NEW YORK -- The Braves had pitched 31 consecutive scoreless innings -- and starter Kris Medlen hadn't given up an earned run in 40 1/3 frames -- before Lucas Duda hit an RBI single down the right-field line in the fourth inning. But snapping those streaks was about all that went right for the Mets in Saturday's 11-3 loss at Citi Field.
Atlanta knocked Jeremy Hefner out of the game after just 2 2/3 innings, but not before it could plate five runs on eight hits. The outing was the shortest by a Mets starter since Johan Santana lasted just 1 1/3 innings on Aug. 11, also against Atlanta. Hefner threw 3 2/3 innings of one-run relief after Santana left that game.
"He was off," Mets manager Terry Collins said. "That's his whole game -- command of his stuff -- and he was missing with everything that he was throwing. Missing off the plate when he was falling behind, and when guys like him fall behind, they've got to come in to the big part of the plate, and they can get hurt."
"I just didn't have it, it was one of those days," Hefner said. "And that's a good team. If you leave balls over the middle, they're going to get hit. Just try to do better next time."
Other than Duda's RBI, Medlen -- who was named National League Pitcher of the Month in August -- held the Mets to just one other run, a fifth-inning, pinch-hit home run by Ronny Cedeno. In all, Medlen allowed four hits, walked two and struck out three over six innings. His day came to an end at just 80 pitches after a 75-minute rain delay between the sixth and seventh innings.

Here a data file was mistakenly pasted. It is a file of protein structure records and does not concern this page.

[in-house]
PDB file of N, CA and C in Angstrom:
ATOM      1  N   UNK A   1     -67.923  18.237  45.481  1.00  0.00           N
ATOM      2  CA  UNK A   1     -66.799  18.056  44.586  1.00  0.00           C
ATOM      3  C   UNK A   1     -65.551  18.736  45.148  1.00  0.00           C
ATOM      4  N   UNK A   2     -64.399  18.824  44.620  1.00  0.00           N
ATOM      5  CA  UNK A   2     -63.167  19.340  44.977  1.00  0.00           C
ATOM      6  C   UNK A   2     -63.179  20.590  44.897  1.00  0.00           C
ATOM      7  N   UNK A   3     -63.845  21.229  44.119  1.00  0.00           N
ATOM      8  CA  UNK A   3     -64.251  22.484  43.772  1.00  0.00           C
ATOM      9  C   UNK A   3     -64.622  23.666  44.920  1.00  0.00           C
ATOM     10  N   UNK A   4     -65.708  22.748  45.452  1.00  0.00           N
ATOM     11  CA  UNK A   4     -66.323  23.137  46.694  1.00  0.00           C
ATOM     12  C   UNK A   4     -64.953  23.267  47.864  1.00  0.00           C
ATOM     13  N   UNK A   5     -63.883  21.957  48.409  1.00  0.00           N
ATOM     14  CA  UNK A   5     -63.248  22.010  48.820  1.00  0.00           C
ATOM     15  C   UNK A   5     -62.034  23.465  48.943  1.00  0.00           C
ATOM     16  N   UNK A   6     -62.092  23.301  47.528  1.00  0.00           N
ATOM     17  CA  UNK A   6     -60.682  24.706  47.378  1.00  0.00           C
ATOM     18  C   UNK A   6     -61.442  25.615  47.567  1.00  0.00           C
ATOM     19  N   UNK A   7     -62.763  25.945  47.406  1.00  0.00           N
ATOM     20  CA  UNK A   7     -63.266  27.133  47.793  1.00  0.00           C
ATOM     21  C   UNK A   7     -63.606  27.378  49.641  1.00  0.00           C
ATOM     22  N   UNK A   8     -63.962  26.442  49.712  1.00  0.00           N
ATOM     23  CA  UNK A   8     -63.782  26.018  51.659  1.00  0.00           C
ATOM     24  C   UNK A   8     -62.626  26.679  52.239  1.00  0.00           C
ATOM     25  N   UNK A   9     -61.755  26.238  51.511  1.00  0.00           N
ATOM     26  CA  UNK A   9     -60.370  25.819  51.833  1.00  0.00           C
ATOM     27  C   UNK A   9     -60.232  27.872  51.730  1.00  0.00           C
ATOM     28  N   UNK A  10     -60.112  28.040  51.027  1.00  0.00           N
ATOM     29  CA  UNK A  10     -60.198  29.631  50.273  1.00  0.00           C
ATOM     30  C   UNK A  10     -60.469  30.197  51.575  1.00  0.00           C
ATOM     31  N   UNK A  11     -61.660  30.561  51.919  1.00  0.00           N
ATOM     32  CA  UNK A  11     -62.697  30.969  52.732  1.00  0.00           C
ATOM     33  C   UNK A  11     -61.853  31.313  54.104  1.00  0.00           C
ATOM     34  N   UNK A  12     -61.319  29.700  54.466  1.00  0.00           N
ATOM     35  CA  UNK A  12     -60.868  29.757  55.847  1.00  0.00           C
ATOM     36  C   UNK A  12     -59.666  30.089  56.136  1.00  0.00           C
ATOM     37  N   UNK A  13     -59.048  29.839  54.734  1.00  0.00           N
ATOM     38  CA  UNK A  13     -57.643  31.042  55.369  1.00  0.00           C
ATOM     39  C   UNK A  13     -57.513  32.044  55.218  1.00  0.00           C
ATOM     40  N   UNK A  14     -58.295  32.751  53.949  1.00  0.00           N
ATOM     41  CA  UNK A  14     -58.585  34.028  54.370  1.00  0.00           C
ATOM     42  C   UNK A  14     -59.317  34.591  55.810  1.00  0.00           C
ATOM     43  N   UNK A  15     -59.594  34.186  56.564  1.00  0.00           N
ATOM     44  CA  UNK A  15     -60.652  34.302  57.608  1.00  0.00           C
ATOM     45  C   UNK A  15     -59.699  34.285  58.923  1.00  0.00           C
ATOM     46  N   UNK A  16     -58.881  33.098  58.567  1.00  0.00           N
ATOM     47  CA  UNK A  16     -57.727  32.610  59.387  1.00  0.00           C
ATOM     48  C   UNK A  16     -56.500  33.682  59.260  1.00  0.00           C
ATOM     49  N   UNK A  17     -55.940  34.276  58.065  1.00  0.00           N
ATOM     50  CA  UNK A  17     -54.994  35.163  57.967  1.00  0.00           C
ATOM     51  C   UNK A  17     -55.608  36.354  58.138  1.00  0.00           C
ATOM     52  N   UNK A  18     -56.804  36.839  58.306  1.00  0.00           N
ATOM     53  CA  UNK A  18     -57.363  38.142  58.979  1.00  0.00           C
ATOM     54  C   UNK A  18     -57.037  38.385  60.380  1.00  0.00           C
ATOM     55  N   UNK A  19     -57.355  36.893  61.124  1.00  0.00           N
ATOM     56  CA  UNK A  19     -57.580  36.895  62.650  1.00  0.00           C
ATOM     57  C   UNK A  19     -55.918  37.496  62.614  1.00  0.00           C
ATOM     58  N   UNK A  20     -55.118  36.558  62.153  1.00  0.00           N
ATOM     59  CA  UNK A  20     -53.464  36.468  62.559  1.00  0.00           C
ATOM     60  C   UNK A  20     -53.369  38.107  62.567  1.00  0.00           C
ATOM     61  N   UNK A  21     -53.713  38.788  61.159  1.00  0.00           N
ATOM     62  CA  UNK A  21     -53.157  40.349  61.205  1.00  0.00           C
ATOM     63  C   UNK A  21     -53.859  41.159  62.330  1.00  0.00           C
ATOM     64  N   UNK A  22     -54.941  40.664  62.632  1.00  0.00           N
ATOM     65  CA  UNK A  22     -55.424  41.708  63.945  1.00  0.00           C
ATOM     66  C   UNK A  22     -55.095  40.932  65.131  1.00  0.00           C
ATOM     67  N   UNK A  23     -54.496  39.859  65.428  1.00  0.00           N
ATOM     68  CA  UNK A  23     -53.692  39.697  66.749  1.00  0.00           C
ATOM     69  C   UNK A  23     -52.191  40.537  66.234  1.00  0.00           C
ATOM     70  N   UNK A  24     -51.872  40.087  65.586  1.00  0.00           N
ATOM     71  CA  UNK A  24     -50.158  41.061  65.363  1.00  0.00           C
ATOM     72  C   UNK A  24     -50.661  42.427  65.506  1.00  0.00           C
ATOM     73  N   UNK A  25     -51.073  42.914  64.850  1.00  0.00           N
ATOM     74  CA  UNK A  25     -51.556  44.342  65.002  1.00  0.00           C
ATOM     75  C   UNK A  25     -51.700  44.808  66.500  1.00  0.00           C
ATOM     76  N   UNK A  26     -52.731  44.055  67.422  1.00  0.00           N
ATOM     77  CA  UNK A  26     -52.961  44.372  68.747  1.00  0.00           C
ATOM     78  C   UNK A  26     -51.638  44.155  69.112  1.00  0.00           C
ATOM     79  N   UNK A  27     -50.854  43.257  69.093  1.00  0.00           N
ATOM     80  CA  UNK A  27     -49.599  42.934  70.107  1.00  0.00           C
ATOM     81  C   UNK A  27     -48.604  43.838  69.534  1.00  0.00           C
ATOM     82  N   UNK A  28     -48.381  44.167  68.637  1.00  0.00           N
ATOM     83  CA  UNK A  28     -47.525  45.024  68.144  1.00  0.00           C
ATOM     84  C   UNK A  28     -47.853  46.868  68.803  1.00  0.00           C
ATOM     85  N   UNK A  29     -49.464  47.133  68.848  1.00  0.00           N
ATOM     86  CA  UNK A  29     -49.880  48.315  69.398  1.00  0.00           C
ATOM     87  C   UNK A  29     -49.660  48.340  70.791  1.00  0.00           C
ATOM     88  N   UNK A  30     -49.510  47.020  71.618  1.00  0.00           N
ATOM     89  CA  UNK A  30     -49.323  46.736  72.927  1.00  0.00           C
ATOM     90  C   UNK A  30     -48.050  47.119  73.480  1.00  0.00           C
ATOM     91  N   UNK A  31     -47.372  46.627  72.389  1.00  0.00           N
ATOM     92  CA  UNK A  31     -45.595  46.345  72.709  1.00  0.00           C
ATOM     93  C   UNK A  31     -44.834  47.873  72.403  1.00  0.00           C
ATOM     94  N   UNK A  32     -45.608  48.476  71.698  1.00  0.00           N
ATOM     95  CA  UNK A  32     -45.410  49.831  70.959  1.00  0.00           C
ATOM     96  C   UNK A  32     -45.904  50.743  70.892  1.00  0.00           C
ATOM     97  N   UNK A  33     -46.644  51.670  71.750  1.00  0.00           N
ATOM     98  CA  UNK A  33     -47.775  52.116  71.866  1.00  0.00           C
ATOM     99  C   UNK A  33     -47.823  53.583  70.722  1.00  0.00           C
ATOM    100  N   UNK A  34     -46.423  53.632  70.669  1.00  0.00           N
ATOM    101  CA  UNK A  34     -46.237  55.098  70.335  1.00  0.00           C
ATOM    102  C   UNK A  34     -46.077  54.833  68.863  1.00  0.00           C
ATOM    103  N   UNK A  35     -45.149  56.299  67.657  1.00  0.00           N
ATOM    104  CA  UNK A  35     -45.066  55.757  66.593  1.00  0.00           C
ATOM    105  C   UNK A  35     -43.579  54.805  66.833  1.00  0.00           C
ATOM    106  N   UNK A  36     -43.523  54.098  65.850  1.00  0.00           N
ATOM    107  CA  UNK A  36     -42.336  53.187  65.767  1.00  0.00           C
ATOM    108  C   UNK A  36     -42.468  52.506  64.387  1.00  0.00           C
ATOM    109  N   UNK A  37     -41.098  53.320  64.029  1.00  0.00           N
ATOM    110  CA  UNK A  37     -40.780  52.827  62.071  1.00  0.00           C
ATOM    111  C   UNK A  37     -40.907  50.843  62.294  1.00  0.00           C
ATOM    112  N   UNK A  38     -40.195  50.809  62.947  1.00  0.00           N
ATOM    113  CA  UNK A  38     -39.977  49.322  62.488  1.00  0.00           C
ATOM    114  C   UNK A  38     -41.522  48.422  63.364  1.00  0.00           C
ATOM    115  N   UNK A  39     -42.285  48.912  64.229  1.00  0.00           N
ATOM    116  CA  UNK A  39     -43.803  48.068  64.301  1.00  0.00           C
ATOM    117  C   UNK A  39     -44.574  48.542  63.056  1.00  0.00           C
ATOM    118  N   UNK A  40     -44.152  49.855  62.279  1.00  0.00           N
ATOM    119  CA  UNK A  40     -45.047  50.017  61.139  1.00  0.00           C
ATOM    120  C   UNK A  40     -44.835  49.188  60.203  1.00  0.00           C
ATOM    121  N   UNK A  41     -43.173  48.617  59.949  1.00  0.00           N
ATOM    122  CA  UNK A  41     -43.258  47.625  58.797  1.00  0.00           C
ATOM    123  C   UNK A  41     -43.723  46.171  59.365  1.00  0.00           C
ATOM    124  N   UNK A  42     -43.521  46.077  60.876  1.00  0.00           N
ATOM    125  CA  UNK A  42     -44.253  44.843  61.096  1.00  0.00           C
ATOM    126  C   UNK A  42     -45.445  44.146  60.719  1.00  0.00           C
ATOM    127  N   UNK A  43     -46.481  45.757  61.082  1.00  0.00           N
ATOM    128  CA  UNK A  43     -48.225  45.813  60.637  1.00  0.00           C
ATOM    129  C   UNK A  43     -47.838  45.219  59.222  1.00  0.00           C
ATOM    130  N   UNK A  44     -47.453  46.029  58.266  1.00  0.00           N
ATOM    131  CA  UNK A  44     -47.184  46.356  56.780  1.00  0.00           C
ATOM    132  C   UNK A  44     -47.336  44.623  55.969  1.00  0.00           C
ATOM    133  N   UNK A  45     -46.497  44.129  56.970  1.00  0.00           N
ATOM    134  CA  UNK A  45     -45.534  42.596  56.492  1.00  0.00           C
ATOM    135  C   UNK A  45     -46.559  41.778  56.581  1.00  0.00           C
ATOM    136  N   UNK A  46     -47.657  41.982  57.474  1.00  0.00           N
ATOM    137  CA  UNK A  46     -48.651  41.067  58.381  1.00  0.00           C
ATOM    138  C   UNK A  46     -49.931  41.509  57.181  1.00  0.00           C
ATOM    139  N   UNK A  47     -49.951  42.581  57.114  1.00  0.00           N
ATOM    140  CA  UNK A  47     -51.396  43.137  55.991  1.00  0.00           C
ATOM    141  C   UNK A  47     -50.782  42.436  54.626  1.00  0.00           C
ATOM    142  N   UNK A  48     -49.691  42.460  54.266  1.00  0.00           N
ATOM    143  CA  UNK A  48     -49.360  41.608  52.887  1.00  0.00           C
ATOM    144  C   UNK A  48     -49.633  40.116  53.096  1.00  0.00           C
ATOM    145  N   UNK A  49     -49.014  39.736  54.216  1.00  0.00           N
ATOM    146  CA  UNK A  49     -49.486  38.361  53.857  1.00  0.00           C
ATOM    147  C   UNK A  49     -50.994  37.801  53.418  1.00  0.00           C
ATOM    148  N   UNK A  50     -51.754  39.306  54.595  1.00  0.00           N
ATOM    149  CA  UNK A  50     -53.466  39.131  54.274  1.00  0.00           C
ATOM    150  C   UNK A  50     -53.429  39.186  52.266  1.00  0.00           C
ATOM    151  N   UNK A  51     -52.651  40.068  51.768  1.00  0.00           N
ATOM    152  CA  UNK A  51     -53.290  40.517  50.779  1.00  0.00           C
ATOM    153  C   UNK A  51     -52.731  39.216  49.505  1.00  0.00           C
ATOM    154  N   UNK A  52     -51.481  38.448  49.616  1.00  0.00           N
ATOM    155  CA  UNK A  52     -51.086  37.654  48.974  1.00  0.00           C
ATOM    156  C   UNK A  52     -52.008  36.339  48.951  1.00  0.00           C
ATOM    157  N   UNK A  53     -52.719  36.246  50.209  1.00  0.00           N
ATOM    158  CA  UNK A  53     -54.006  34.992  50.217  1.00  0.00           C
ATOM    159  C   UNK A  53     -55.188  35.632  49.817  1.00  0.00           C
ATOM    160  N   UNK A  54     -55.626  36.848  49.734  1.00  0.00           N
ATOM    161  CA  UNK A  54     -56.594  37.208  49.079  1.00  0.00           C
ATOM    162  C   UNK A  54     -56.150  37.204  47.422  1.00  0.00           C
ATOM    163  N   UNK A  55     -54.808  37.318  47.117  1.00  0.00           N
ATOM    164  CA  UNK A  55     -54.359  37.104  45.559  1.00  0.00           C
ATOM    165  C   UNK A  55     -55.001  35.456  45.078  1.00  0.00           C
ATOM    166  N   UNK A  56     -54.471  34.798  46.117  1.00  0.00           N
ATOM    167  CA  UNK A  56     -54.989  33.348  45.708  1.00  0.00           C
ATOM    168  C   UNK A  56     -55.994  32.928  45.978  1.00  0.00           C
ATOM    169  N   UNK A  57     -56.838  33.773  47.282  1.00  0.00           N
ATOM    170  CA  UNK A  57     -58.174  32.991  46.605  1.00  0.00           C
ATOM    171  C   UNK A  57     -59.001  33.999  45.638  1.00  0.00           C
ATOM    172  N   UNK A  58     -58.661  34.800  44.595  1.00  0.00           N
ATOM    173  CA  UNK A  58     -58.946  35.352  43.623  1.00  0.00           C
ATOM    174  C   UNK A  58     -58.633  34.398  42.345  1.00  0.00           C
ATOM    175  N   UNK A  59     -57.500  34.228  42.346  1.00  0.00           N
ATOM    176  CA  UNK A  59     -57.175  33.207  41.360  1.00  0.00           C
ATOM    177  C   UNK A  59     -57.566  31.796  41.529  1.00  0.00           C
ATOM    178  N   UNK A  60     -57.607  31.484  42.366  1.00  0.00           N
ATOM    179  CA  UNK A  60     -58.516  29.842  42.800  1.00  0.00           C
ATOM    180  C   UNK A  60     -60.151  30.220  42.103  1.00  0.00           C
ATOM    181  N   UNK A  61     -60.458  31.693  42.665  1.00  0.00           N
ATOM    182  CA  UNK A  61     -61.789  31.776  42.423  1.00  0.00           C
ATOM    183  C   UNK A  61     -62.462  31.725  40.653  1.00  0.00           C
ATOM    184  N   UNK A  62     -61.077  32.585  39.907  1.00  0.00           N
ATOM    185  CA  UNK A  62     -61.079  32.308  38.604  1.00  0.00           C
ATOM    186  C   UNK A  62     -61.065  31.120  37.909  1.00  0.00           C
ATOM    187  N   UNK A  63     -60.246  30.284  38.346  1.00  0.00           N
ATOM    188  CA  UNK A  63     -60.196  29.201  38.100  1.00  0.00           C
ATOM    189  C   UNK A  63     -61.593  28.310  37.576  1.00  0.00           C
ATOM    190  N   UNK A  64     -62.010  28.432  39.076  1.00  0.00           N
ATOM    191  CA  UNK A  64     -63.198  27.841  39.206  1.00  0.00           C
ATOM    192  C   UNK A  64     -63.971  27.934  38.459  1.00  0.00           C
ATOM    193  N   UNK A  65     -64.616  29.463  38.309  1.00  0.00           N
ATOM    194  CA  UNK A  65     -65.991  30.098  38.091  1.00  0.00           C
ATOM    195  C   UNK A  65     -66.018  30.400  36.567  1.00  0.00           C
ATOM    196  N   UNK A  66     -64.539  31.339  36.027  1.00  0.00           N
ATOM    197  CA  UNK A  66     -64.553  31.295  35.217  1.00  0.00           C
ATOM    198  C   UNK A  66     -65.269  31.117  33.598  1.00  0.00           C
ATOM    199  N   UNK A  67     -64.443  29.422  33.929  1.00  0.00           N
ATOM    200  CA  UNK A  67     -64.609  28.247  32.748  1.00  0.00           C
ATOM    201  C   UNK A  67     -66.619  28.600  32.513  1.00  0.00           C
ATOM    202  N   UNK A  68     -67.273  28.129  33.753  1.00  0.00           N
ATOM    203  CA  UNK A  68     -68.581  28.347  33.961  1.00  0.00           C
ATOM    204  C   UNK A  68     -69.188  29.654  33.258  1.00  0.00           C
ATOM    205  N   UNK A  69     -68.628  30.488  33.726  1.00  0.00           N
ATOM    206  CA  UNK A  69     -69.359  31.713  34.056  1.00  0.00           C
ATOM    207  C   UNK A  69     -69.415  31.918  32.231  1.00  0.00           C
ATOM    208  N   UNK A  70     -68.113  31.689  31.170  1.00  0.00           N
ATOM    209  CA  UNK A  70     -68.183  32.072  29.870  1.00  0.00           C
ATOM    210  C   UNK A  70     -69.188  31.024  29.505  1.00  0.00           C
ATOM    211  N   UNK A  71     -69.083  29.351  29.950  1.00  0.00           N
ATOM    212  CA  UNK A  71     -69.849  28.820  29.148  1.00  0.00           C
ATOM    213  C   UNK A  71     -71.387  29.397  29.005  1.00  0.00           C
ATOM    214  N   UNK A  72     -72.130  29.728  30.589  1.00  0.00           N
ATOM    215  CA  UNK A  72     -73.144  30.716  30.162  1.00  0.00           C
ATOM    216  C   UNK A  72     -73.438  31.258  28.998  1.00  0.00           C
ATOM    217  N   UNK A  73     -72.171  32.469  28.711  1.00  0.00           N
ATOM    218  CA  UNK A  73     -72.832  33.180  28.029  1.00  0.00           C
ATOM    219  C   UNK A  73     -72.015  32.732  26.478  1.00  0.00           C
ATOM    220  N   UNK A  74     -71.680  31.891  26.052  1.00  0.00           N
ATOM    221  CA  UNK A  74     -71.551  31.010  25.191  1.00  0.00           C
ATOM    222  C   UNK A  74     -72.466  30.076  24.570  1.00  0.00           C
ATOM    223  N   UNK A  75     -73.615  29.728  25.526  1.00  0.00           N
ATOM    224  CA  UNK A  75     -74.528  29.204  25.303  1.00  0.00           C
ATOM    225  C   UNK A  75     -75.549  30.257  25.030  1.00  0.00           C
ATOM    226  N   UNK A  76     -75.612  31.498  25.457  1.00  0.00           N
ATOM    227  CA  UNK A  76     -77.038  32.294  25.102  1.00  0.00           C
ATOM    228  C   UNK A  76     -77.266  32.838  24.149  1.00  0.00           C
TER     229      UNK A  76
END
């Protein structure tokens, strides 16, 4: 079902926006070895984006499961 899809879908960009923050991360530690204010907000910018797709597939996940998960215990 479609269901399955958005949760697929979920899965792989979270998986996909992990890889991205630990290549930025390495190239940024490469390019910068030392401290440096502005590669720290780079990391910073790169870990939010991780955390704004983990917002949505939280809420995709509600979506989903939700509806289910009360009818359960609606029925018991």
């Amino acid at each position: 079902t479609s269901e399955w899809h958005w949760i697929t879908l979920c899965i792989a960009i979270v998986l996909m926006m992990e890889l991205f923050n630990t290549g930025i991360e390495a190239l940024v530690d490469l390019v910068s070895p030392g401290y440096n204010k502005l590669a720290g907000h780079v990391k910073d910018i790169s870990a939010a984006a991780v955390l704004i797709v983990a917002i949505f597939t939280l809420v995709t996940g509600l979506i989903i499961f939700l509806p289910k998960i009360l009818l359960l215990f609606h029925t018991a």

As much as the Mets couldn't get their offense going -- Duda added the third and final run with an RBI double in the eighth -- everything seemed to click for Atlanta. Brian McCann entered the game riding an 0-for-17 slump, but broke out in style with a career-high-tying four hits and four RBIs. Freddie Freeman -- who finished 1-for-5 with an RBI -- was on an 0-for-16 skid before his third-inning single.
Atlanta shelled the Mets for 17 hits, including multihit performances by Martin Prado, Dan Uggla, Jose Constanza and McCann. Uggla reached base five times, courtesy of three hits and two walks.
The only member of the Braves' starting lineup -- Medlen included, the pitcher hit an RBI double in the third inning -- not to record a hit was Chipper Jones, who finished 0-for-3 with an RBI but didn't return to the game after the delay. Jones is now 0-for-7 through the first two games of what will be his final trip to New York before he retires at the end of the season.
The three-run performance by the Mets was the ninth consecutive home game in which they have scored three or fewer runs, dating back to Aug. 20 against the Rockies.
Duda finished with two hits and as many RBIs. It marked his third multihit game since rejoining the team late last month.
"Today's the best day that he's swung the bat completely," Collins said.
Duda was optioned to Triple-A Buffalo in late July following a disappointing slump -- 2012 held high expectations after he hit .292 with 10 home runs and 50 RBIs in 100 games last season.
"As we head down to the end of the season, we've got to find out what this guy's going to do for us in the future," Collins said. "Last year, he had such a great debut here. This year, he struggled a little bit. If we get him going offensively, he can be a dynamic offensive player for us."
Of New York's six relievers, four allowed runs. Robert Carson and Jeurys Familia each allowed two, and Manny Acosta and Elvin Ramirez each gave up one. The two runs allowed by Familia were the first of his career -- making his second appearance, he gave up three consecutive singles to open the seventh inning before Prado tacked on two runs with a two-out single.
Adam Rosenbloom is an associate reporter for MLB.com. This story was not subject to the approval of Major League Baseball or its clubs.